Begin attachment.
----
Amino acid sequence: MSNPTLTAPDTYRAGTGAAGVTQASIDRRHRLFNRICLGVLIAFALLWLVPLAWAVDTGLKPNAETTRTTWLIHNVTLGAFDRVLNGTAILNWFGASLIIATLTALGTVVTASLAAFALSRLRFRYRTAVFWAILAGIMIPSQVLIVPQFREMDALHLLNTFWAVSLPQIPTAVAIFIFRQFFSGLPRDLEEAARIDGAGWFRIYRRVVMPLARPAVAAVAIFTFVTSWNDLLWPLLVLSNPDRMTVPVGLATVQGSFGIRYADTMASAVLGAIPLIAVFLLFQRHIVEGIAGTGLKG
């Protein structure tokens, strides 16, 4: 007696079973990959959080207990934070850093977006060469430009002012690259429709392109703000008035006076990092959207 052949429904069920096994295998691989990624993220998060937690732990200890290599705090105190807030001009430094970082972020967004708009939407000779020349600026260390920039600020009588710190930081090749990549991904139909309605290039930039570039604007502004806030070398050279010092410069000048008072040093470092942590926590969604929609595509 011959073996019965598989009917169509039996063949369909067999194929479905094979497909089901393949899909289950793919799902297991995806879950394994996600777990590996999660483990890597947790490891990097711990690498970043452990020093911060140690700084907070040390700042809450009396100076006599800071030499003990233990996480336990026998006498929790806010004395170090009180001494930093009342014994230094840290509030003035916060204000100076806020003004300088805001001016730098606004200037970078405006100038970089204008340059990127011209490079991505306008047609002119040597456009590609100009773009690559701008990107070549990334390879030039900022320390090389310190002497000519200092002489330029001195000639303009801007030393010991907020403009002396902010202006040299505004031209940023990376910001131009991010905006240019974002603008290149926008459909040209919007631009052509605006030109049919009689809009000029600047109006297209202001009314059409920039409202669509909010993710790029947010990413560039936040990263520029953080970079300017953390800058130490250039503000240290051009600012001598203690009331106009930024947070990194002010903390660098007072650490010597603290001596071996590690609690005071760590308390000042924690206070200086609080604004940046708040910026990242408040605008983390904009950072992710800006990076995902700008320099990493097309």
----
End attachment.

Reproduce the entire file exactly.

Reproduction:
Amino acid sequence: MSNPTLTAPDTYRAGTGAAGVTQASIDRRHRLFNRICLGVLIAFALLWLVPLAWAVDTGLKPNAETTRTTWLIHNVTLGAFDRVLNGTAILNWFGASLIIATLTALGTVVTASLAAFALSRLRFRYRTAVFWAILAGIMIPSQVLIVPQFREMDALHLLNTFWAVSLPQIPTAVAIFIFRQFFSGLPRDLEEAARIDGAGWFRIYRRVVMPLARPAVAAVAIFTFVTSWNDLLWPLLVLSNPDRMTVPVGLATVQGSFGIRYADTMASAVLGAIPLIAVFLLFQRHIVEGIAGTGLKG
């Protein structure tokens, strides 16, 4: 007696079973990959959080207990934070850093977006060469430009002012690259429709392109703000008035006076990092959207 052949429904069920096994295998691989990624993220998060937690732990200890290599705090105190807030001009430094970082972020967004708009939407000779020349600026260390920039600020009588710190930081090749990549991904139909309605290039930039570039604007502004806030070398050279010092410069000048008072040093470092942590926590969604929609595509 011959073996019965598989009917169509039996063949369909067999194929479905094979497909089901393949899909289950793919799902297991995806879950394994996600777990590996999660483990890597947790490891990097711990690498970043452990020093911060140690700084907070040390700042809450009396100076006599800071030499003990233990996480336990026998006498929790806010004395170090009180001494930093009342014994230094840290509030003035916060204000100076806020003004300088805001001016730098606004200037970078405006100038970089204008340059990127011209490079991505306008047609002119040597456009590609100009773009690559701008990107070549990334390879030039900022320390090389310190002497000519200092002489330029001195000639303009801007030393010991907020403009002396902010202006040299505004031209940023990376910001131009991010905006240019974002603008290149926008459909040209919007631009052509605006030109049919009689809009000029600047109006297209202001009314059409920039409202669509909010993710790029947010990413560039936040990263520029953080970079300017953390800058130490250039503000240290051009600012001598203690009331106009930024947070990194002010903390660098007072650490010597603290001596071996590690609690005071760590308390000042924690206070200086609080604004940046708040910026990242408040605008983390904009950072992710800006990076995902700008320099990493097309």